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This article was published 20/2/2014 (1220 days ago), so information in it may no longer be current.
SOCHI, Russia - Canada and the United States have waged plenty of pitched battles for women's hockey supremacy over the last 25 years.
But Canada's 3-2 overtime win for a fourth consecutive Olympic gold medal reached a new level of drama, even for these two combatants.
Thursday's electrifying final will be dissected and revisited for years to come. There was Canada's comeback late in the third period, the puck bouncing off the post of Canada's empty net, controversial calls by the officials in overtime, a breakaway by Hayley Wickenheiser that almost turned into penalty shot for the win and finally, Marie-Philp Poulin's golden goal at 8:10 of overtime.
"I thought about the parents in the stands tonight," Canadian forward Jayna Hefford said. "It must have been an amazing thing to watch and a terrifying thing to watch and that's great for women's hockey."
Trailing 1-0 after two periods and down two goals deep into the third, Canada scored twice in the final 3:26 of the regulation. Suddenly that gold that had been slipping away was within reach again.
When the defining moments arrived in the final, Canada had experienced players such as Wickenheiser, Hefford and captain Caroline Ouellette to help guide the team through the storm.
The United States was young, fast and talented, but lacked the poise to finish Canada off when the gold was within their grasp.
"We were very calm, regardless of the score," Wickenheiser said. "We always believed we could come back and win. We have enough experience in the room.
"We understand the moment and how to deal with the big games."
Brianne Jenner kicked off Canada's comeback at 16:34 of the third. U.S. captain Meghan Duggan scored in the second period and Alex Carpenter had a power-play goal in the third.
In a rematch of the goaltenders from the 2010 final, Edmonton's Shannon Szabados made 27 saves for the win, while Jessie Vetter stopped 28 shots in the loss.
The only other women's team to win more consecutive Olympic gold is the U.S. in women's basketball with five in a row from 1996 to 2012.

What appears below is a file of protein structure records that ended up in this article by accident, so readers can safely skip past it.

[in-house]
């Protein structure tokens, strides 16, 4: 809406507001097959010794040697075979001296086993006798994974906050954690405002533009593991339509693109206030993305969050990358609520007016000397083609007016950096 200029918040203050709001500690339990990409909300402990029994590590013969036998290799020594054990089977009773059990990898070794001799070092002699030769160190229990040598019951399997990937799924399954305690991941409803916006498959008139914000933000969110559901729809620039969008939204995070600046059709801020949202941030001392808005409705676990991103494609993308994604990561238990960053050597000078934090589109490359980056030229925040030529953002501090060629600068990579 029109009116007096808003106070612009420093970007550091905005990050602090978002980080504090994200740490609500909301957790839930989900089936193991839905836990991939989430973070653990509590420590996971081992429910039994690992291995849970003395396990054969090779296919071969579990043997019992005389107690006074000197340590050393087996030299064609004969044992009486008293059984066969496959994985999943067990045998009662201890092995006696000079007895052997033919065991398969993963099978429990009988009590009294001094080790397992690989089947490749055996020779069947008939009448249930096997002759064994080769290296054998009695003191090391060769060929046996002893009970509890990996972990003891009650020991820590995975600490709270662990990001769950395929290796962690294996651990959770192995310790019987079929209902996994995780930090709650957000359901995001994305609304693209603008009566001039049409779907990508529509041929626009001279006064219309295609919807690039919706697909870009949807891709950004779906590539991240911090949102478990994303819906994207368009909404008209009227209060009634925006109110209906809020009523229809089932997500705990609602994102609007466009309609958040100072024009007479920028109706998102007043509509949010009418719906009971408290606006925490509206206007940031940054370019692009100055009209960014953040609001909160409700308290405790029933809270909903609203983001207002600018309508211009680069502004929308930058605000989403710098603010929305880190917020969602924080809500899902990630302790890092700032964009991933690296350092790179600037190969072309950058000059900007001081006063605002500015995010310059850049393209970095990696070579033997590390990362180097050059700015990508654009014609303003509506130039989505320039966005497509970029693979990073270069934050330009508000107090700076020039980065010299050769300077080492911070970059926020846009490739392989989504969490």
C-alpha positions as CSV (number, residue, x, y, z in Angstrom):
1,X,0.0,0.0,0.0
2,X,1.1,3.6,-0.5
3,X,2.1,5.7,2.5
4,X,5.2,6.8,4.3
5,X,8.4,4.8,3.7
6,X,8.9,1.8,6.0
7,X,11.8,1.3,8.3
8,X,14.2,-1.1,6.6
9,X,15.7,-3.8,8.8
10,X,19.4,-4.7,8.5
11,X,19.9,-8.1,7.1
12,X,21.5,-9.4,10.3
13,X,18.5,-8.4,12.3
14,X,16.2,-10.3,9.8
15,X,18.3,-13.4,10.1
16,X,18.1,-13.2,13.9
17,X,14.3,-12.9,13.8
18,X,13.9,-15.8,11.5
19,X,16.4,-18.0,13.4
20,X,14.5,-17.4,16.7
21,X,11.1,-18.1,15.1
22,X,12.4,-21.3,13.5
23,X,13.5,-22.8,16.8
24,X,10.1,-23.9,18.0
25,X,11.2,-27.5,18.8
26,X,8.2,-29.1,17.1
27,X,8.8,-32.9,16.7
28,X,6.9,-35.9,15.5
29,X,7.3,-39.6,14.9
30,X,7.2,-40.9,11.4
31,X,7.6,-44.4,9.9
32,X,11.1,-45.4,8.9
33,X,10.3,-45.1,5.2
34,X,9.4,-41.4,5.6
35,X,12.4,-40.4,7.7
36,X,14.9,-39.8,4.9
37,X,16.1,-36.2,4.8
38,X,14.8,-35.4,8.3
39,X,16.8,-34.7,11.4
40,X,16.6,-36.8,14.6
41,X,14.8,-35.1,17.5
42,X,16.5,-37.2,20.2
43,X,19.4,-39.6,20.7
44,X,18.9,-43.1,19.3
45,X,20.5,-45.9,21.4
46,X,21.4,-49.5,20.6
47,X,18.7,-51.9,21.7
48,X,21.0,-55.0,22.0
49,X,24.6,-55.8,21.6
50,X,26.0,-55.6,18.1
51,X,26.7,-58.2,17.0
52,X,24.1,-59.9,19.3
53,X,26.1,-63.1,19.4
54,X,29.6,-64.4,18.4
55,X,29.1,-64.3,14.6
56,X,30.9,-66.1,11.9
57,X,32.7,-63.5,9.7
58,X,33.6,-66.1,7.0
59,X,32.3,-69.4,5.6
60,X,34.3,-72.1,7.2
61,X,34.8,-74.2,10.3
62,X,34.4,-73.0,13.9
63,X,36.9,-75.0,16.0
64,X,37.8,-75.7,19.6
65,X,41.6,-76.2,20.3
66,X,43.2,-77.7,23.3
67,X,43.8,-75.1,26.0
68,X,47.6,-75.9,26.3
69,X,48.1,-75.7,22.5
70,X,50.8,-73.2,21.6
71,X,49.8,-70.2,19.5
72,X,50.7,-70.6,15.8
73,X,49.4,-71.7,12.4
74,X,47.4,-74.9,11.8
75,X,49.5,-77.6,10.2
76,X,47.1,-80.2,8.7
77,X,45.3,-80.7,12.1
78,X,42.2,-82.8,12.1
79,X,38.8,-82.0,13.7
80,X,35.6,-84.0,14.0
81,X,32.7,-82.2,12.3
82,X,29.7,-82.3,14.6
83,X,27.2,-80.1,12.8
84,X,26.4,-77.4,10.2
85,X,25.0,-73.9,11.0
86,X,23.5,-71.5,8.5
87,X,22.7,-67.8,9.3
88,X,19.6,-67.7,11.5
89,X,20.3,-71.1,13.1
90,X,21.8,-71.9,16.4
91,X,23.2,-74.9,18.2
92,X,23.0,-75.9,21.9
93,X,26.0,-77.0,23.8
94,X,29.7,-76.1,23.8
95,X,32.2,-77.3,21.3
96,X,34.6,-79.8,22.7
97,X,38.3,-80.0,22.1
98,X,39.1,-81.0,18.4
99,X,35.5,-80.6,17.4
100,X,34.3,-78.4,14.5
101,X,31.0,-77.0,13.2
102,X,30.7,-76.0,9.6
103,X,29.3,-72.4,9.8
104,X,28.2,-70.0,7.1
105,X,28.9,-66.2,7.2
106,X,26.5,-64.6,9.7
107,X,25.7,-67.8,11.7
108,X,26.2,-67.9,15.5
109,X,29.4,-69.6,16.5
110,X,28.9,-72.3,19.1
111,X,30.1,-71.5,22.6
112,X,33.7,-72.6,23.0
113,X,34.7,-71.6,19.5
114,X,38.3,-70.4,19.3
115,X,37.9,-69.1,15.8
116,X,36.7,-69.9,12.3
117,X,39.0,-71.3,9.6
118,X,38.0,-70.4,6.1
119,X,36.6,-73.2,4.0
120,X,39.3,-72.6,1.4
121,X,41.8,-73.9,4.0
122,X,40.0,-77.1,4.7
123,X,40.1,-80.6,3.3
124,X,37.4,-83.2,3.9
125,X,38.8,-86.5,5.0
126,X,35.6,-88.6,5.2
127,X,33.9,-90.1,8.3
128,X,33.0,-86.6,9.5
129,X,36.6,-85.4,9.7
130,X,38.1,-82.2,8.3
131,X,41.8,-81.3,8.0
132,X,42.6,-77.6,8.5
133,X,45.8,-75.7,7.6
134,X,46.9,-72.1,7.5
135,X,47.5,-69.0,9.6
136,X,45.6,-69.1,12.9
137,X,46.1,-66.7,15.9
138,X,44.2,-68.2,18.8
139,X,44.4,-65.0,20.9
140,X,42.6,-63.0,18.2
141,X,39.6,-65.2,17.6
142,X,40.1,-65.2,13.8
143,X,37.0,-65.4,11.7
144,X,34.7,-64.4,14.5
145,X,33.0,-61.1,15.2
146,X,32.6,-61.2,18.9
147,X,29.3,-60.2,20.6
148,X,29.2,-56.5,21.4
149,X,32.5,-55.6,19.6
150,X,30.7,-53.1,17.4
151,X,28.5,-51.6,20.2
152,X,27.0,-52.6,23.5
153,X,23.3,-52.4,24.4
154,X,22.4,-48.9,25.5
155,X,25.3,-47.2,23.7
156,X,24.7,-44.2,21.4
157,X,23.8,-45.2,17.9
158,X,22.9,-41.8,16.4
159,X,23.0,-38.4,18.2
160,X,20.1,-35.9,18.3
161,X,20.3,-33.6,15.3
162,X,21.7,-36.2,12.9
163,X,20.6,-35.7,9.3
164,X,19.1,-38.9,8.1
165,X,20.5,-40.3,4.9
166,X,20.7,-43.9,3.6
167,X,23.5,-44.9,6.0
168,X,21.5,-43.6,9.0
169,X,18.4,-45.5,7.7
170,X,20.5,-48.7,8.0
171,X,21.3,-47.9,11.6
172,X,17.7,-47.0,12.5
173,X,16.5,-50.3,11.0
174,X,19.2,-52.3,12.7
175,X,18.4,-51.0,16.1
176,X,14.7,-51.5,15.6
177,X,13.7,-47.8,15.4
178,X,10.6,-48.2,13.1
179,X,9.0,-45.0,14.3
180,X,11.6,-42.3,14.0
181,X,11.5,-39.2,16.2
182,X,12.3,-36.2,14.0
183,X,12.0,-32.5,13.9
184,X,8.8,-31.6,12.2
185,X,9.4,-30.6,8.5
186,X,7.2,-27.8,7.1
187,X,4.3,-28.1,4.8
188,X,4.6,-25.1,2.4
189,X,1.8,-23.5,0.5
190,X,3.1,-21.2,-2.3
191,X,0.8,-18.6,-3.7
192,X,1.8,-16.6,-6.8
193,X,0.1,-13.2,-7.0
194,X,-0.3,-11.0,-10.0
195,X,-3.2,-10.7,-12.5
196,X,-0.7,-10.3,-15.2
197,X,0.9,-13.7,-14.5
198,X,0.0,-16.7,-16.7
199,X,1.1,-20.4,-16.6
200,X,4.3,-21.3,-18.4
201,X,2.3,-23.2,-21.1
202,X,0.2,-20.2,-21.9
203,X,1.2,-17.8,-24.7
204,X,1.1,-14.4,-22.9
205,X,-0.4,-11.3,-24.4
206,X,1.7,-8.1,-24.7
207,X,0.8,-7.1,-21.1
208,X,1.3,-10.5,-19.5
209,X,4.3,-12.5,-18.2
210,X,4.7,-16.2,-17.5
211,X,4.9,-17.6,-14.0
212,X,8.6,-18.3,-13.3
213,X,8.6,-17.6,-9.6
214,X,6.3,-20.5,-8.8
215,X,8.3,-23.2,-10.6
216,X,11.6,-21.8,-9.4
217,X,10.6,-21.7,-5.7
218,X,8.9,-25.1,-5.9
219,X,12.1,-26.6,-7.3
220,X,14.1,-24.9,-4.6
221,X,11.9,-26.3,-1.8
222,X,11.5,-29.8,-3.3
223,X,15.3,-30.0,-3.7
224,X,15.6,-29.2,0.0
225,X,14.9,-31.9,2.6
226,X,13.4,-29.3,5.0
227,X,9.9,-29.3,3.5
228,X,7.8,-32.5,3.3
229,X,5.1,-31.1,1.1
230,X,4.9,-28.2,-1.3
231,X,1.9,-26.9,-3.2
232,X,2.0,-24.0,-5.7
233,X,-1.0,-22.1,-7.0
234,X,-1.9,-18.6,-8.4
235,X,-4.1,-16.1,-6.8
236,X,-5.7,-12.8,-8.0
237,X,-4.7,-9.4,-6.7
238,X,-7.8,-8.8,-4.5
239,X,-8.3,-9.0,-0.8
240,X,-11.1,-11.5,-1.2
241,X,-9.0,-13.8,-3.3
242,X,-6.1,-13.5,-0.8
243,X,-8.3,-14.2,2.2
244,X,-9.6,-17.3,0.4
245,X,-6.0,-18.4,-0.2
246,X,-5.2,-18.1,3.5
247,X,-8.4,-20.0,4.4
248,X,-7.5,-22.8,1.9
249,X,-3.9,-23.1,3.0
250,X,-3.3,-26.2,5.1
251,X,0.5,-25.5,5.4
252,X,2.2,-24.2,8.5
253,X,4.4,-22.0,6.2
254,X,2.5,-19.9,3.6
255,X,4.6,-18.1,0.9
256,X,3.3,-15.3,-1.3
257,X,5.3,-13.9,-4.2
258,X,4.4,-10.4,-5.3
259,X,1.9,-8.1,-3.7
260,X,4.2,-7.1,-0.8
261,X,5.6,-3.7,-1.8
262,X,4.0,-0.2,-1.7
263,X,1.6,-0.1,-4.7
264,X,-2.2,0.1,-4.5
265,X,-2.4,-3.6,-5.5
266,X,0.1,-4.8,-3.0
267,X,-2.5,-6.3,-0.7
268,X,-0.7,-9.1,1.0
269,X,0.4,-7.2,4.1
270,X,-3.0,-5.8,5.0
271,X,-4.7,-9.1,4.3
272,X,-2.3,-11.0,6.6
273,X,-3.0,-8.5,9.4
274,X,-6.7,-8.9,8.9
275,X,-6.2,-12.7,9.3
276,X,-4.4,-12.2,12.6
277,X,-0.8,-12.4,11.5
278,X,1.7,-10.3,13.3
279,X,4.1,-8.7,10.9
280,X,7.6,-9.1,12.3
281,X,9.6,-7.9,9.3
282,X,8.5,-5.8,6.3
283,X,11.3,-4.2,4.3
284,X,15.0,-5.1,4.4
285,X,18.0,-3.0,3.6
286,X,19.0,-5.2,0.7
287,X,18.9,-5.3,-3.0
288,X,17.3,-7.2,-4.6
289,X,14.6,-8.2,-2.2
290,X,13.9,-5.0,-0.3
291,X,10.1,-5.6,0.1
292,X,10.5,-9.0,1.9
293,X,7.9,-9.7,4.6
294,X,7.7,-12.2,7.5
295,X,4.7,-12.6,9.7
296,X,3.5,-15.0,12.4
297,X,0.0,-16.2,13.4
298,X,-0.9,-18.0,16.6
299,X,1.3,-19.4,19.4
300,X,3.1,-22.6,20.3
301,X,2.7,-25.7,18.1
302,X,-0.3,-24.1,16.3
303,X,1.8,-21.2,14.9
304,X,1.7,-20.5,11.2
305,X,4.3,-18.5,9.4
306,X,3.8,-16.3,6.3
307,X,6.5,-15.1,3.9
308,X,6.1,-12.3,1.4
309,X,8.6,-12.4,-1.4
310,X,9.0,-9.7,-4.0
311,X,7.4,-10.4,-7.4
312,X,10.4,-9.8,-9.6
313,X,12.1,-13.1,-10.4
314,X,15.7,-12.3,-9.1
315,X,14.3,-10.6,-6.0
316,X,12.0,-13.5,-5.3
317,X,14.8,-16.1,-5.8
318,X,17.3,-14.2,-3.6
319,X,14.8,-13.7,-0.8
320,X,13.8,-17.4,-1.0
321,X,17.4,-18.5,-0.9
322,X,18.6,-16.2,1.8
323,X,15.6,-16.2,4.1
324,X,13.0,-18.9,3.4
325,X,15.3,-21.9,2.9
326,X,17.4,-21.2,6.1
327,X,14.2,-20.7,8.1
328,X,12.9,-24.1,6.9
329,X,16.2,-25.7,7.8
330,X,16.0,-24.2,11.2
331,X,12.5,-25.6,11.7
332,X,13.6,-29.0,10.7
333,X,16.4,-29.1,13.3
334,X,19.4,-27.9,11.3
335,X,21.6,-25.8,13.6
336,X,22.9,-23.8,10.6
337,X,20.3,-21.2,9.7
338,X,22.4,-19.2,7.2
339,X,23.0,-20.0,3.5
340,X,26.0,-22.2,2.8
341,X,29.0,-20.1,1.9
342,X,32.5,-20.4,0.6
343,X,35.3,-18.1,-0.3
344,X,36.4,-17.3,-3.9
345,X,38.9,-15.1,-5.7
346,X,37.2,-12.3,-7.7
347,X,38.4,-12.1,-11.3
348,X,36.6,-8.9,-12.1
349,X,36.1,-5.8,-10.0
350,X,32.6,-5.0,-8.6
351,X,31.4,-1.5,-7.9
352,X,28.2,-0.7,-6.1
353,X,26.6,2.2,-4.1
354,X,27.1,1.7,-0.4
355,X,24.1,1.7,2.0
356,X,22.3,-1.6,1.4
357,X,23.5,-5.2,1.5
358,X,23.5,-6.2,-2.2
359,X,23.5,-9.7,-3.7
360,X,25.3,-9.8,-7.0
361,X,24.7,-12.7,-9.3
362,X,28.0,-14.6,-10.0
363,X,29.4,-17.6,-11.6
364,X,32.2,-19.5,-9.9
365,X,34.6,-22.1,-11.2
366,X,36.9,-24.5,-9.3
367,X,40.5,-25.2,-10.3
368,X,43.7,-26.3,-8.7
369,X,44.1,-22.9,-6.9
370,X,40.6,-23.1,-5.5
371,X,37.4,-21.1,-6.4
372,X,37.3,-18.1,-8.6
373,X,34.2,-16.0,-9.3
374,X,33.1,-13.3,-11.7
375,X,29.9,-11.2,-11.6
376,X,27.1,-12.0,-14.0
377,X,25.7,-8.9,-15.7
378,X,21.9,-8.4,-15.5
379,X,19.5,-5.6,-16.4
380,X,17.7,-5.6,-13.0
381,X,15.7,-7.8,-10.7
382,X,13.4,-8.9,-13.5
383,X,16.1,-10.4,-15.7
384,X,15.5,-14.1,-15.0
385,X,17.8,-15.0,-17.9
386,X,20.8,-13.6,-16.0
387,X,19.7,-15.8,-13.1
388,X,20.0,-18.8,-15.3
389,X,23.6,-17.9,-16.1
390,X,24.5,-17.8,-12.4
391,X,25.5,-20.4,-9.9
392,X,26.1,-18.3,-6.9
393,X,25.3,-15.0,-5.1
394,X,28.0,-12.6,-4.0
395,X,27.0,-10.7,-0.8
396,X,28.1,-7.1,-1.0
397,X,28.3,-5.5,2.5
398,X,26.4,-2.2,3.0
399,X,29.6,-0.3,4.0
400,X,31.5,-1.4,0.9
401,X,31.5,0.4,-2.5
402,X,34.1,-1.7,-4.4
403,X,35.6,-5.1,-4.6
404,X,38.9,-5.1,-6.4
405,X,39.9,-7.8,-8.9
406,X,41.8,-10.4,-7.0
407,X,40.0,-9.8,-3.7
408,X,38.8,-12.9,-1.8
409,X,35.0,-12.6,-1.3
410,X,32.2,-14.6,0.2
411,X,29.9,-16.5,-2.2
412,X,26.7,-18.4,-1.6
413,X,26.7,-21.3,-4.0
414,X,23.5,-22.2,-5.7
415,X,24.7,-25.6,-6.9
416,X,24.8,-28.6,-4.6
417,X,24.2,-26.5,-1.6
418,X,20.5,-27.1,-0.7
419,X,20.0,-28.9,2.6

With four straight gold medals in women's hockey Wickenheiser, Hefford and Ouellette joined Soviet biathlete Alexander Tikhonov and German speedskater Claudia Pechstein as gold medallists in four consecutive Winter Games.
This was the fifth Winter Olympics for Wickenheiser, 35, and Hefford, 34, the fourth for 34-year-old Ouellette, and possibly the last for all three.
The prospect of gold in Sochi seemed dim when head coach Dan Church abruptly quit on Dec. 12 for reasons that are still opaque. Church would only say there was a lack of confidence in his ability to do the job.
Enter Kevin Dineen, a fired NHL coach who made his international coaching debut in Sochi and whose previous experience coaching females was his daughter's team in the summer.
The Canadian women lost every game but one after Dineen's arrival. They were playing games exhausted from punishing workouts designed to battle-harden them for Sochi.
"This was the toughest season for us, gruelling physically, mentally," Hefford said. "The challenges with the coaching situation, I will say Dan Church did a fabulous job with this group while he was here and Kevin did a fabulous job when he came in."
Four years after scoring both of Canada's goals for gold in Vancouver, Poulin was a heroine again in Sochi with two more for gold.
Szabados was out of Canada's net with just over a minute to go when U.S. Kelli Stack whipped the puck down the ice for what would have been an empty-net winner. It struck the left post and dribbled wide.
Poulin pulled Canada equal with 55 seconds remaining in regulation and then came her overtime goal.
"It's an amazing moment," Poulin said. "I think we all know it was a team effort tonight. I'm so happy we got that gold medal back."
Prime Minister Stephen Harper spoke to both Poulin and Ouellette after the game to congratulate the team, according to a team official.
In overtime, Canadian defender Catherine Ward was serving a cross-checking minor when American forward Jocelyne Lamoureux was given a slashing minor, to the dismay of the American bench.
Wickenheiser took off on a breakaway and was hauled down by Hilary Knight. Dineen howled for a penalty shot, but Knight went to the box and Poulin scored on the ensuing four-on-three.
The face of the U.S. players were drawn and stony as they accepted their medals and some were in tears as they walked past reporters after the game.
"I don't know how it happened," Stack said. "I'm shocked. Bad luck. I feel every bounce went their way. So it's tough."
The Swiss defeated Sweden 4-3 earlier for Switzerland's first Olympic medal in women's hockey.
Canadian forward Meghan Agosta-Marciano was named to the tournament all-star team alongside Knight and U.S. forward Amanda Kessel, defencemen Megan Bozek of the U.S. and Jenni Hiirikoski and goaltender Florence Schelling.
Finland forward Michelle Karvinen, Hiirikoski and Schelling were chosen the best players at their position by the International Ice Hockey Federation directorate.
Canada and the U.S. outscored their opposition by a combined 88-4 in Vancouver and nine tournament games there were decided by a goal differential of five or more. Jacques Rogge, then the president of the International Olympic Committee, said 'we cannot continue without improvement."
In Sochi, Canada and the U.S. outscored their opposition 40-13. Three games were decided by a goal differential of five or more.
The prospect of women's hockey getting booted from the Olympics because of a competitive imbalance was already disappearing when IIHF president Rene Fasel declared women's hockey was in the Winter Game to stay.
"I believe we were able to shut those people up that were saying women's hockey doesn't belong, because it does," Schelling said after the bronze-medal game.